I got some vital bowyers supplies for Christmas... some check shirts, string, a new pair of camo' colour placky crock shoes :-) and a handy LED torch/light which will be good for when I'm doing videos as it can swivel on its magnetic base or its hanging hook, I'll be able to spot light specific details.
I have a niggly cold and cough, so I've not been shooting over the break, except for a few desultory arrows into the garage.
Looking back over the year I've done a few things that were on my to do list.
I made a take-down bow, which later broke, but I'd get it right next time!:-http://bowyersdiary.blogspot.co.uk/2015/03/take-down-finished.html
The Hazel warbow :- http://bowyersdiary.blogspot.co.uk/2015/04/hazel-warbow-full-draw.html
I'd been wanting to make a Mollegabet and finally made two, having some great fun with the Mollegabet flight bow:-http://bowyersdiary.blogspot.co.uk/2015/08/reworked-molle-flight-shot.html
I've got some flight bow ideas for 2016 and it would be nice to get out nearer the 350 yard mark.
I got to work a couple of "Italian" Yew staves... I put it in quotes 'cos I can't be certain where the wood came from as I didn't cut it. I worked a good bit of English Yew too.
The more Yew I work, the more I'm convinced that you simply can't make generalisations about wood from it's origin or judge it from appearance.
OK, dark fine grained Yew with a thin layer of creamy white sapwood looks beautiful, but you can't assume that it's been properly seasoned, won't move or split, doesn't have buried knots or shakes and streaks of dead wood hidden in there. Similarly it is foolish to dismiss pale straw coloured Yew with indistinct sapwood as unfit for bows.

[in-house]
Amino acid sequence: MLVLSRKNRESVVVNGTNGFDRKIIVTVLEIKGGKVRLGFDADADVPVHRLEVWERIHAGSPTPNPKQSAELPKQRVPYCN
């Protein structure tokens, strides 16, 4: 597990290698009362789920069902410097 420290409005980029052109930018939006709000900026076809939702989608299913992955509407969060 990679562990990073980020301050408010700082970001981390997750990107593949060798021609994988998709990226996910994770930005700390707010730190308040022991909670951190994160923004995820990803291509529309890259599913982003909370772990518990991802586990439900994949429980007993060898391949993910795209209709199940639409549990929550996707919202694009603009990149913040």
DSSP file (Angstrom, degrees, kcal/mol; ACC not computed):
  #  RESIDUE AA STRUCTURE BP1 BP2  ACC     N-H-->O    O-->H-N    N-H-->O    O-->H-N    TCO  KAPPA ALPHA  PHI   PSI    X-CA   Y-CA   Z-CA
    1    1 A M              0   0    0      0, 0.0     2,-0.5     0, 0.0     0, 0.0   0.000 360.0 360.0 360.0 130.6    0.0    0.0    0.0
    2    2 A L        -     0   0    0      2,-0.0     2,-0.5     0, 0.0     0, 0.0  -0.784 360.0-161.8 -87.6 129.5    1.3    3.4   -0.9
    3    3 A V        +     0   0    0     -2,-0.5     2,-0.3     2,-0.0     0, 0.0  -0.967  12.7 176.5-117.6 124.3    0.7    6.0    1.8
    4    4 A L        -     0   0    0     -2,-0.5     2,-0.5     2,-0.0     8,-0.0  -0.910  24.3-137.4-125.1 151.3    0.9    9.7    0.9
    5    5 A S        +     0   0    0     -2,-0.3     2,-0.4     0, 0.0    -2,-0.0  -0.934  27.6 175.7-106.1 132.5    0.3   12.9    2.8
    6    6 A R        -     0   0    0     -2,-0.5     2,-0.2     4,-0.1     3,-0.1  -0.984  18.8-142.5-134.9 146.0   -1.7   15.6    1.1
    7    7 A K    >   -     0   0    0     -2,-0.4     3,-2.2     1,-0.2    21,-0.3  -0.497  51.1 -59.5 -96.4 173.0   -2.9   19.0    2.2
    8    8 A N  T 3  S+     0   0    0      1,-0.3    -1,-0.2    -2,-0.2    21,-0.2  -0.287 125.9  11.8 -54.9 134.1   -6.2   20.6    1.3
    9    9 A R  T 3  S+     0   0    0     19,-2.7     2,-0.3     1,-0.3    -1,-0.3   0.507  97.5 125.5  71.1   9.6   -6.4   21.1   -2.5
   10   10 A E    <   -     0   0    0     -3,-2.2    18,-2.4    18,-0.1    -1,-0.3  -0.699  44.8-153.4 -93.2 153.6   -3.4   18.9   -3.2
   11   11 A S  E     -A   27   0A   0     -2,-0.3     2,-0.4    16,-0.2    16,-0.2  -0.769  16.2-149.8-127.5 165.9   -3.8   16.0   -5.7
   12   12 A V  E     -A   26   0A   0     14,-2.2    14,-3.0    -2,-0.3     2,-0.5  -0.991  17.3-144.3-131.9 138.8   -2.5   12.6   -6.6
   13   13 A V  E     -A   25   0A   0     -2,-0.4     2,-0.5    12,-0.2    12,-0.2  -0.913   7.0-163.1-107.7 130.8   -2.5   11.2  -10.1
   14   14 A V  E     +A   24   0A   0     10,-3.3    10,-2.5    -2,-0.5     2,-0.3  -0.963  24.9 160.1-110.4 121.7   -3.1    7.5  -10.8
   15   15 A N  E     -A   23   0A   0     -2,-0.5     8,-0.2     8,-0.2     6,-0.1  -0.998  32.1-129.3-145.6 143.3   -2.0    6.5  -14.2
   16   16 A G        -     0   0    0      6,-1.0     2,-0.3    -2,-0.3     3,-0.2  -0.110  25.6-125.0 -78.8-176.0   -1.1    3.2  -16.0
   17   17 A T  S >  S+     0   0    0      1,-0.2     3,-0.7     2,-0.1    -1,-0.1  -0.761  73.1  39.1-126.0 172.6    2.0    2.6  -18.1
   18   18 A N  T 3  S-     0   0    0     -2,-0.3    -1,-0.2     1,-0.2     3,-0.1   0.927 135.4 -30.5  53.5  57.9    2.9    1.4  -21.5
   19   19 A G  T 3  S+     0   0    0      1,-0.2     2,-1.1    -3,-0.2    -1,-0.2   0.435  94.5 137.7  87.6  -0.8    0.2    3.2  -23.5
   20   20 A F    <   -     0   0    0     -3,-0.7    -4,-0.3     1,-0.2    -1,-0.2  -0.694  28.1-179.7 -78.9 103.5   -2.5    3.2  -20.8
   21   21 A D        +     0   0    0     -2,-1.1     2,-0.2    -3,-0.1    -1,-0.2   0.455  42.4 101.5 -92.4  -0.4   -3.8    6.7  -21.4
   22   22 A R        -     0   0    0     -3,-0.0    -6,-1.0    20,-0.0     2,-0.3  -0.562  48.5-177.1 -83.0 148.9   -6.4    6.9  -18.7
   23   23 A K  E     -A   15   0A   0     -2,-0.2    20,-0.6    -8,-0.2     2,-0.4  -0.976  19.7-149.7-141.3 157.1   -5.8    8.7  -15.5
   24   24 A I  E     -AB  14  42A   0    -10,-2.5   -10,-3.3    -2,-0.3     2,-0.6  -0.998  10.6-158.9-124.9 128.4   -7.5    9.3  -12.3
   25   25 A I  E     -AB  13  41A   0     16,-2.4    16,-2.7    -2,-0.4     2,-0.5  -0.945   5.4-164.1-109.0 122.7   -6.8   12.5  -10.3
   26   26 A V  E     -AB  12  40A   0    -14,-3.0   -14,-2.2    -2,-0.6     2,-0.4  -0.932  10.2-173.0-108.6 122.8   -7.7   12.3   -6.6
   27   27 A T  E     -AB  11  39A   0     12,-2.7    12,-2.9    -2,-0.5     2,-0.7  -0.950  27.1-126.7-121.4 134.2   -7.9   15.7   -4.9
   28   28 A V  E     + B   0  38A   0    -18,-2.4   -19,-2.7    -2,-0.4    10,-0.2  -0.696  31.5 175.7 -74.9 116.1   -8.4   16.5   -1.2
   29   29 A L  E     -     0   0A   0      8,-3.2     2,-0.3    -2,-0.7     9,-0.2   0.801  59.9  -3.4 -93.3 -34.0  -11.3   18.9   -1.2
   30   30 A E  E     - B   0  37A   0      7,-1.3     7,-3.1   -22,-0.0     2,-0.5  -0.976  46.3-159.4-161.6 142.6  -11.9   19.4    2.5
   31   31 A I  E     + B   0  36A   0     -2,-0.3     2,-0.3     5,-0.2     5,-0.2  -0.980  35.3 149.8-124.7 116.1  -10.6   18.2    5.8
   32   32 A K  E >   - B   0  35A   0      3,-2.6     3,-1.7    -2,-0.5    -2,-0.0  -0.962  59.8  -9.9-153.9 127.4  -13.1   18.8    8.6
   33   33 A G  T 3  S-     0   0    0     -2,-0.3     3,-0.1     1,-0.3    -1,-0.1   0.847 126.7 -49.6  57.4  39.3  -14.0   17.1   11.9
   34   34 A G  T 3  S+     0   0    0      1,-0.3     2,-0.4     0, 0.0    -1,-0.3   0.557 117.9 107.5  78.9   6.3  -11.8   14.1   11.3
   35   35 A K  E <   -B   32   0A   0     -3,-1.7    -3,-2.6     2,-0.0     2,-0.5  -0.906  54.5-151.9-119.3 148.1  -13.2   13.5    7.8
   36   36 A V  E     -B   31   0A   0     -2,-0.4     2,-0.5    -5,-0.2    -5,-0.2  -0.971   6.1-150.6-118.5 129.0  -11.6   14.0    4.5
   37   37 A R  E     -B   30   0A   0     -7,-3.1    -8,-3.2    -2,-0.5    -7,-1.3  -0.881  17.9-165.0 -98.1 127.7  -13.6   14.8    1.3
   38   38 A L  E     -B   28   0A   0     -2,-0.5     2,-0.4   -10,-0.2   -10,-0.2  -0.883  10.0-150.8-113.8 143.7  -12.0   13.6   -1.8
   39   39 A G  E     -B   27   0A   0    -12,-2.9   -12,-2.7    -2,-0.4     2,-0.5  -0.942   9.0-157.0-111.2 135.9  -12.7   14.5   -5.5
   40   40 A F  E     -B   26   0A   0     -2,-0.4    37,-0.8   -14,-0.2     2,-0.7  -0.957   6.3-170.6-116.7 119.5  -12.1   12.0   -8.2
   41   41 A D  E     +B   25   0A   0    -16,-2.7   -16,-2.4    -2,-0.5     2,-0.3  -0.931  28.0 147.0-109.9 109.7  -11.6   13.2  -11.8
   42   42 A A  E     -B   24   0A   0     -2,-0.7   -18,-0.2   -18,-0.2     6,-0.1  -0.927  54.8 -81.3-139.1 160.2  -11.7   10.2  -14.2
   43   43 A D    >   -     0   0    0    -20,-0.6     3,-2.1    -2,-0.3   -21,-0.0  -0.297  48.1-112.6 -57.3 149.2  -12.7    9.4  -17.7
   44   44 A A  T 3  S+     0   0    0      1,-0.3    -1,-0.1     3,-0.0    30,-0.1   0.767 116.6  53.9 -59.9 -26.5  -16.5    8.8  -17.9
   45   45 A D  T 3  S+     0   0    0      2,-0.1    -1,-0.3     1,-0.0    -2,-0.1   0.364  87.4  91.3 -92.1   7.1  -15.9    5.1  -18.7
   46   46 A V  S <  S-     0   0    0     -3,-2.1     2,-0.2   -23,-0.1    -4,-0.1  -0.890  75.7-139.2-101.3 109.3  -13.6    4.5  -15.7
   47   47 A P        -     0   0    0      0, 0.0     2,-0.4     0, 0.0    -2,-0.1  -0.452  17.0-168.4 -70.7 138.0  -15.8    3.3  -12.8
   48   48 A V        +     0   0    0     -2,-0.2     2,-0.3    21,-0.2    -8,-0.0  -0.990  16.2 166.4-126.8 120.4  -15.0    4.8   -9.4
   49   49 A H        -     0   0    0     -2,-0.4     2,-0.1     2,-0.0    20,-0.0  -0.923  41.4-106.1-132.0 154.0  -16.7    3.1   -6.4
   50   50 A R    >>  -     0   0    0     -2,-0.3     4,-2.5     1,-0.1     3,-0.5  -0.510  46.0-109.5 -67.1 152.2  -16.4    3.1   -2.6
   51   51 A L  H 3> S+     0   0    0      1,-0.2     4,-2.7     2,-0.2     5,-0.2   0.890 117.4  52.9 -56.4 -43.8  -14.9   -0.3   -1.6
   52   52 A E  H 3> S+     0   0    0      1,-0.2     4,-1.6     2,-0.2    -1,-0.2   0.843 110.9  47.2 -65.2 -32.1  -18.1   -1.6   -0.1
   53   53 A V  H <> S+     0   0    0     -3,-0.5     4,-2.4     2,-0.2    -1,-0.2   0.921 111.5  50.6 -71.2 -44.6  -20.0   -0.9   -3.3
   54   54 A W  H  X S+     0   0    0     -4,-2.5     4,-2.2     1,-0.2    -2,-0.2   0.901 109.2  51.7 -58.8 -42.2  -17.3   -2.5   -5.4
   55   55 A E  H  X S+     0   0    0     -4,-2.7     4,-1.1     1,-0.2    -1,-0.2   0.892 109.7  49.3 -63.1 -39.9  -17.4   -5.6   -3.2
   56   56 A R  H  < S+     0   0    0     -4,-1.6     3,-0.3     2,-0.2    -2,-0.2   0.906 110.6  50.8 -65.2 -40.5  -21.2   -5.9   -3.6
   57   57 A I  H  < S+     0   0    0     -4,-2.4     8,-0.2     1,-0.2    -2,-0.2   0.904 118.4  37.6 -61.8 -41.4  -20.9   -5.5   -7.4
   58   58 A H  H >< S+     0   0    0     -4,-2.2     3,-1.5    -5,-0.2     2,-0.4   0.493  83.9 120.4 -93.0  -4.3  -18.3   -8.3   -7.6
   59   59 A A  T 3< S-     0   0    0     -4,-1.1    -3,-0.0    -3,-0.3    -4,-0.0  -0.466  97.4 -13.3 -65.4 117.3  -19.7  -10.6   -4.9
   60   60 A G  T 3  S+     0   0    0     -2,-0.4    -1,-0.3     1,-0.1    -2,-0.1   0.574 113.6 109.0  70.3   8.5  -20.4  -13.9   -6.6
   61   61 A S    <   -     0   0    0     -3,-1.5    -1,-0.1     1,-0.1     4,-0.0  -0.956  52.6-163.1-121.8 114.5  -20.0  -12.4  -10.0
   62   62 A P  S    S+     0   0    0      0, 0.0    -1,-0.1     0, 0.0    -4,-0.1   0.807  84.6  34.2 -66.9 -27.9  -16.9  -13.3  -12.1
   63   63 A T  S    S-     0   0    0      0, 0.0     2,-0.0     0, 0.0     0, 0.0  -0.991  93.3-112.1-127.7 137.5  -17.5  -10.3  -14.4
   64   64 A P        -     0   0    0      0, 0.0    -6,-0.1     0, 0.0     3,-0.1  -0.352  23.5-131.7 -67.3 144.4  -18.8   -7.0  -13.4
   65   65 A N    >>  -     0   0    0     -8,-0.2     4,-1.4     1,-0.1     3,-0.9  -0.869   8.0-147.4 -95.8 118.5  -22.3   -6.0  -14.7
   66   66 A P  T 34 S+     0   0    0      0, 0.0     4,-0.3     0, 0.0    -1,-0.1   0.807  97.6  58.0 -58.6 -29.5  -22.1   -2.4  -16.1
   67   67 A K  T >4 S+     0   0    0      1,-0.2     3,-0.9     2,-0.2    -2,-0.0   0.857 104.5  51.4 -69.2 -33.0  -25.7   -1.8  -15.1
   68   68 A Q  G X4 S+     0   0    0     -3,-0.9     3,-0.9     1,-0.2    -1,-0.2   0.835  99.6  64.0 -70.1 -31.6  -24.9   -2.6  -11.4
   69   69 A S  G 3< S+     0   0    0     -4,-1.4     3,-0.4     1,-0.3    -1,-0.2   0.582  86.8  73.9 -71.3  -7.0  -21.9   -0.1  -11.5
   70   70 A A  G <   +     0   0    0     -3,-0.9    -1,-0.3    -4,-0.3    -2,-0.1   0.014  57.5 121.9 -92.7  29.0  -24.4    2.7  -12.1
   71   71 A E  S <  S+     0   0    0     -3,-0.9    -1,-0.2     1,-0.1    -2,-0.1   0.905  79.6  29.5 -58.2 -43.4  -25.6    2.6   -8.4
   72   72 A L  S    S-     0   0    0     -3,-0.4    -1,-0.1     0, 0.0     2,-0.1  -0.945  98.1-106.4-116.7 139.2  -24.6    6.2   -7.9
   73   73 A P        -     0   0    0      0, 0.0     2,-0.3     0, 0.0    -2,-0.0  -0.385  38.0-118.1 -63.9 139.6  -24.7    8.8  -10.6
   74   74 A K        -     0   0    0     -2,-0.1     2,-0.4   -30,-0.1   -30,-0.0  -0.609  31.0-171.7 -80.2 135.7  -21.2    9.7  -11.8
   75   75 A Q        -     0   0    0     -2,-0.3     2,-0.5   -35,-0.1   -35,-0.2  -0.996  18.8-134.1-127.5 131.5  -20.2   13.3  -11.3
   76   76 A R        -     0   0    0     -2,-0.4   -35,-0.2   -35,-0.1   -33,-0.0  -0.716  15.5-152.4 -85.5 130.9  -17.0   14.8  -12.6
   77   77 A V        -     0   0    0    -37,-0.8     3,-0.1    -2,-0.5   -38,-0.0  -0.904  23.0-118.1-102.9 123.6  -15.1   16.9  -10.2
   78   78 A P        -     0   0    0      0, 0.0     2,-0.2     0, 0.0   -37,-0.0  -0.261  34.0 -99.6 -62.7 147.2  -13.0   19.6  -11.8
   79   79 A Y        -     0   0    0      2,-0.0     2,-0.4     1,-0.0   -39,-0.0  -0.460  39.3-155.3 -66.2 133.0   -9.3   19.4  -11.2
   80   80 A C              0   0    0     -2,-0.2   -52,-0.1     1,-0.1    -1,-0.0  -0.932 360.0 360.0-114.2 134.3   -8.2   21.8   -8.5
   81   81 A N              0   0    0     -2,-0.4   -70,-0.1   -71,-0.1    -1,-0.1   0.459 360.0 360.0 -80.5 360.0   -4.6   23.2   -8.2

I met plenty of friends old and new, and it was great to spend some time with a fellow bowyer Jamie who was over from Canada teaching a longbow making course:-http://bowyersdiary.blogspot.co.uk/2015/10/visit-from-bowyer.html
The non-bow stuff was fun too.
I made an sold a sculpture, an abstract representation of the jazz piece "Take 5"
The plum harvest was good so I made a load of plum wine which is very good, but I think it will be even better given another few months. I think it's still doing a little slow fermentation so it's still rather fruity. The cider was good too.
I was pleased that we had solar panels fitted to our roof which is South facing, I think the investment will pay back better than if we stick it in a bank where it will do now't but fund banker's ill deserved pay.
Finally, the Youtube videos following a complete bow build have been well received and are much better quality than downloading straight onto the blog. They are a bit time consuming but fun to do... and no one is forcing me to do 'em! I try to show the detail that isn't available elsewhere.
I'll do other videos as appropriate.
I always try to encourage new bowyers to have a go. Being the anniversary of the battle of Agincourt I had a fleeting moment of doubt, wondering if the art of making bows would die out...?
But no, there will always be bows made in England and Wales... it's deep within the culture.
When people ask "How did you start making bows?" I reply...
It's not so much that I started... you stopped! All kids make bows, some of us just get a bit better at it over the years!
So a thanks and all the best for 2016 to my friends and all who've read and commented on the blog.